How Sanctuary owner beat the doubters

Love it or loathe it, there's no denying the significant impact made by The Sanctuary.

The venue due to close this summer to make way for Wimbledon FC's new stadium at Denbigh North, was the first all-night music arena to open in the country.

During its 12 years it has played host to massive 5,000 capacity hardcore raves, as well as drum and bass, house, garage and urban events – spanning almost every type of dance music.

And DJs including Goldie, Grooverider, Paul Oakenfold, Tim Westwood and Judge Jules have all pumped tunes through the venue's massive 60,000 watt sound system.

A total of 750,000 youngsters also passed through its doors.

Tony Rosenberg 'accidentally' took over the venue in 1993 and has run it ever since.

Tony originally owned a snooker hall in a small village in the Forest of Dean, Gloucestershire.

And after being approached by local band EMF to hold a charity gig, the venue then started putting on regular nights in a function room.

Then he moved to Milton Keynes, where he experienced a massive culture shock.

"The Sanctuary was really quite a change," said Tony. "Initially I thought it would be a great venue to put bands on, but this dance music thing was just starting, which I didn't realise had the problems and implications that it did.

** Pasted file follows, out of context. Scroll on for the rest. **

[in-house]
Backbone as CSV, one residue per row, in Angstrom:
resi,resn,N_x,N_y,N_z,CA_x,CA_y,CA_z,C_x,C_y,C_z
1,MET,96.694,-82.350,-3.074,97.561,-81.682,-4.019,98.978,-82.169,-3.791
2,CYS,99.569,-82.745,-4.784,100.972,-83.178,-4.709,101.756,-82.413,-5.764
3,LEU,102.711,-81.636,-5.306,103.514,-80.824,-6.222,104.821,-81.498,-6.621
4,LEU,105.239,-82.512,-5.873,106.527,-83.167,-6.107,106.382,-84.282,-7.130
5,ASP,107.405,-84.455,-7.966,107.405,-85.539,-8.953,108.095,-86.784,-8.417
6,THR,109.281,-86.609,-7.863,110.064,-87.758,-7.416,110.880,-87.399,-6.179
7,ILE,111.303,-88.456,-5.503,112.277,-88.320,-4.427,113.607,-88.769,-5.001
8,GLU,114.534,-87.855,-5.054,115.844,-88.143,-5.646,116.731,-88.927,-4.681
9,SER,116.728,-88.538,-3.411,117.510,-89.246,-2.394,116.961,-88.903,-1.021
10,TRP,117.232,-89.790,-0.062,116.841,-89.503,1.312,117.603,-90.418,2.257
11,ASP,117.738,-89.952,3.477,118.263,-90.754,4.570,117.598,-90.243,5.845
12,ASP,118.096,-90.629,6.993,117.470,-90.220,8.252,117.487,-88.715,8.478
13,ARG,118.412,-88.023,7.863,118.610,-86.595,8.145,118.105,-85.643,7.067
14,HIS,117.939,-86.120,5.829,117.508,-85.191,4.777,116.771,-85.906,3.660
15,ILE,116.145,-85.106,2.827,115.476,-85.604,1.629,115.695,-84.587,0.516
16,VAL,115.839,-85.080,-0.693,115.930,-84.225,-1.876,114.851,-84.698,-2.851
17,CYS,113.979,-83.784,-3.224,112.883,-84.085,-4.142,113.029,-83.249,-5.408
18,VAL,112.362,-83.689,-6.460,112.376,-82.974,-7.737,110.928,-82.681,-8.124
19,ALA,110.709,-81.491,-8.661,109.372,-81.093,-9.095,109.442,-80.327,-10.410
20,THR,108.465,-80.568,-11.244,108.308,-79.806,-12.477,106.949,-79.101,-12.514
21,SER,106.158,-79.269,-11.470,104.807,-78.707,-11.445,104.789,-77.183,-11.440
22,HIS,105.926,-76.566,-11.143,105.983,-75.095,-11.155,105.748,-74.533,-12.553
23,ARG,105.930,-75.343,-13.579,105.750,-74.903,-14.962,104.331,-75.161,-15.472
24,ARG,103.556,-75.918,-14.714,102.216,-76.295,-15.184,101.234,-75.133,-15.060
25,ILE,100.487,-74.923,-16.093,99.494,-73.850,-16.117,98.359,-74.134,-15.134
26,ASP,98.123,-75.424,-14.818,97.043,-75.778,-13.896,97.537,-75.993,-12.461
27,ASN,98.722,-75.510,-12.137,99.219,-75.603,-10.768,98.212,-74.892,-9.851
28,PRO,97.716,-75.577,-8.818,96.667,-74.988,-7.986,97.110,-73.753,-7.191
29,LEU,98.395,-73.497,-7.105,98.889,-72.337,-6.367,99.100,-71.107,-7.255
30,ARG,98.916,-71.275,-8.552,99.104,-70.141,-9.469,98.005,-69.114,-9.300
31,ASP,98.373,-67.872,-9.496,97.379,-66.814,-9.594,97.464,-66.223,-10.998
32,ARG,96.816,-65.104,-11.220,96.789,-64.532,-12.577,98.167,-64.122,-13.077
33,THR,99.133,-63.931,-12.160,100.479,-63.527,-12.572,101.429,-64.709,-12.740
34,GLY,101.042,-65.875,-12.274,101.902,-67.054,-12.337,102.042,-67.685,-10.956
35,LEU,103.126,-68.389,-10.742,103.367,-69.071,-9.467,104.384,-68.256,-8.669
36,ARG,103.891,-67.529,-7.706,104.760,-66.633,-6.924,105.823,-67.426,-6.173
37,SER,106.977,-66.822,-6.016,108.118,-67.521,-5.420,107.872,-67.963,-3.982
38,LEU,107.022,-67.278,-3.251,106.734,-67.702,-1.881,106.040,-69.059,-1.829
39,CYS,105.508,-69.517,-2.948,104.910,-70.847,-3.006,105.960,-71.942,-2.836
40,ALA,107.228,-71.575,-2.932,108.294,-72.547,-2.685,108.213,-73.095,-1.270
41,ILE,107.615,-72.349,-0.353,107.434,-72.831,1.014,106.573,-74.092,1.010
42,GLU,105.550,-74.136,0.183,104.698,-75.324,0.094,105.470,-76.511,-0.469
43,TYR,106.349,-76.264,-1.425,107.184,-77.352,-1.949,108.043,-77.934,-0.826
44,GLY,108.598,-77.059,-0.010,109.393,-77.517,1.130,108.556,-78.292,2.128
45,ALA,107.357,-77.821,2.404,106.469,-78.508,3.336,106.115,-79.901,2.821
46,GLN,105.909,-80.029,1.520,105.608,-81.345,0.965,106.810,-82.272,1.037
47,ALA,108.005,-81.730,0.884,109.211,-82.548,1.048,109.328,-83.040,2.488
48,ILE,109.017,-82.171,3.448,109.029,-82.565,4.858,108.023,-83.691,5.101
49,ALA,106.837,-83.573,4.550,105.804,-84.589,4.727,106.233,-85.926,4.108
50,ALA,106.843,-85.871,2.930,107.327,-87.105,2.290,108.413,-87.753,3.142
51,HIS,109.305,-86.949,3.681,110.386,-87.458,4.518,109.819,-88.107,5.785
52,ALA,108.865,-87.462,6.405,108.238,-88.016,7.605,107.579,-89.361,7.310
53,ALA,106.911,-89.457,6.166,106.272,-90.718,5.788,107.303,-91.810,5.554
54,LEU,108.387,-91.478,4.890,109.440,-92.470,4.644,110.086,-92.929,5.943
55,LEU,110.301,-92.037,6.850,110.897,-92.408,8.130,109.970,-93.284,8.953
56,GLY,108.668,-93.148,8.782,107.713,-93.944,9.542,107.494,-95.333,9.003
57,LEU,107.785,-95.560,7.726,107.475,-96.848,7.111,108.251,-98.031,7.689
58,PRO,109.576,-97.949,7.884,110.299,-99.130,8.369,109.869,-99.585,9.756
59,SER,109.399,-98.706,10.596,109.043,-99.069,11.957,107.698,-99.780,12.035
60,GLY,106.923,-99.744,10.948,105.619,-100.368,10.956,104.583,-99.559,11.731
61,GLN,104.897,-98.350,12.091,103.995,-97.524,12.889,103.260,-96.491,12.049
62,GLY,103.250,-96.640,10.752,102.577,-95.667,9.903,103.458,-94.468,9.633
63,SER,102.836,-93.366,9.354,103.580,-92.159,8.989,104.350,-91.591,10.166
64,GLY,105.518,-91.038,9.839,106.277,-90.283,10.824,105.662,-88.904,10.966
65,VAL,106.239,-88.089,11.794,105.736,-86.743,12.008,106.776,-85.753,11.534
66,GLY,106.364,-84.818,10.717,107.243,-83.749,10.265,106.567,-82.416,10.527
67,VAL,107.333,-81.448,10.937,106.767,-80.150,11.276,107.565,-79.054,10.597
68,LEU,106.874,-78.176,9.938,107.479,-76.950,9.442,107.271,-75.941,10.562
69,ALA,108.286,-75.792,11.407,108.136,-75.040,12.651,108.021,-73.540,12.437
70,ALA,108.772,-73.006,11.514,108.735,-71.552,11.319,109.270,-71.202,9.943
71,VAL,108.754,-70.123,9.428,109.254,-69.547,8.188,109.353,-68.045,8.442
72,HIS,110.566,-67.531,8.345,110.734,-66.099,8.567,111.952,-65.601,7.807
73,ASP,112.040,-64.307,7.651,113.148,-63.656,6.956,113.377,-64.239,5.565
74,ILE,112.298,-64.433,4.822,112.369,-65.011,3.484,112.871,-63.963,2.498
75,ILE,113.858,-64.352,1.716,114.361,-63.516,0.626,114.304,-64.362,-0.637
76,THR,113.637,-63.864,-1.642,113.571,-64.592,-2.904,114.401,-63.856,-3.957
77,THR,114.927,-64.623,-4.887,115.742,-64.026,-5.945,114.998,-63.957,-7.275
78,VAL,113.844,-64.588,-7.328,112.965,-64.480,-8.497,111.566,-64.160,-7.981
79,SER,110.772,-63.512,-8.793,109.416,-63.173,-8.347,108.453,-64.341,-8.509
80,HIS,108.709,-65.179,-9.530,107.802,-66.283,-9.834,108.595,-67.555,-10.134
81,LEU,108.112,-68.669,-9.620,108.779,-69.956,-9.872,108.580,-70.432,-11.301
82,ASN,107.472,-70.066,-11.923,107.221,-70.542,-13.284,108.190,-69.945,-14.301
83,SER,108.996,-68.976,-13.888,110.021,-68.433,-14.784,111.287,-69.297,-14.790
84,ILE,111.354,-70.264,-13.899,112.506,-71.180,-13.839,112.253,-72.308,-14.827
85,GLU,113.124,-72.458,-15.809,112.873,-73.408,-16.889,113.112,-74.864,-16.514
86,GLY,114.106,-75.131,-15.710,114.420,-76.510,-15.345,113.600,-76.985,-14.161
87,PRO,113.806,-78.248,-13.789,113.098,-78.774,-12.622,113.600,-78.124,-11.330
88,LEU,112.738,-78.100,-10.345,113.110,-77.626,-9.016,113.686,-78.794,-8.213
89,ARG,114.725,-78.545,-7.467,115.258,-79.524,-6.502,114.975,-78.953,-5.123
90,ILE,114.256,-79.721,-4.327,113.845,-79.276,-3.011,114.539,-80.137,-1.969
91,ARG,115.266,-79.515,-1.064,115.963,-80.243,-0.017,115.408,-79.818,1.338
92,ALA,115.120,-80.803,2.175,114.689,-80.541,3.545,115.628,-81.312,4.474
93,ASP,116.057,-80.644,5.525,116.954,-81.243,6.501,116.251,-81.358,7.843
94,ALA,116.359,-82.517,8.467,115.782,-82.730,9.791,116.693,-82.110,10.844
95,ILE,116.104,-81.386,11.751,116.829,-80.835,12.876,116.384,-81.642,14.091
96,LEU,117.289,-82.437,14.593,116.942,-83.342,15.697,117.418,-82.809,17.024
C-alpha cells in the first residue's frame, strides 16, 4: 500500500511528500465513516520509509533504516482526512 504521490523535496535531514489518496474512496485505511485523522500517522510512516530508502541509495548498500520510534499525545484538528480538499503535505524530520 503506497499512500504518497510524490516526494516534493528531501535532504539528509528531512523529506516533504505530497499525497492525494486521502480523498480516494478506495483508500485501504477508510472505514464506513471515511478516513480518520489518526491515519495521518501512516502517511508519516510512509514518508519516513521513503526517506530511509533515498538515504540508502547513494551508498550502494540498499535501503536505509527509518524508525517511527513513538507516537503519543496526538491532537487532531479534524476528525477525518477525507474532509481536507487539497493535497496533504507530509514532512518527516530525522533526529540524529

"It was a very quick schooling and learning curve in dealing with councils, police and the press...

"It was new ground for everyone. People did not

understand what was going on here, so they perceived it as a den of iniquity awash with drugs which it wasn't.

"They didn't understand the lengths we went to stop the drugs problem but at the same time to protect the safety of our customers."

Tony says that he found that each organisation he dealt with in the early days were split between those who supported him and those who wanted the venue shut down.

However, he found support in the present environmental health chief Phil Winsor, who he said 'invested a lot of time and energy' working with the venue.

"He believed that if it was not being done here, it would be done in a warehouse, where the smoke

machine is a pile of burning pallets in the middle of the building," he said.

Despite the controversy, Milton Keynes Council

renewed The Sanctuary's all-night licence.

"They recognised that we were responsible people and we tried to get everything as right as we could. We didn't always succeed but that was not down to us not bothering and they understood that."

Tony says that measures he fought for such as an outdoor chill-out area for clubbers have since become the norm for other venues.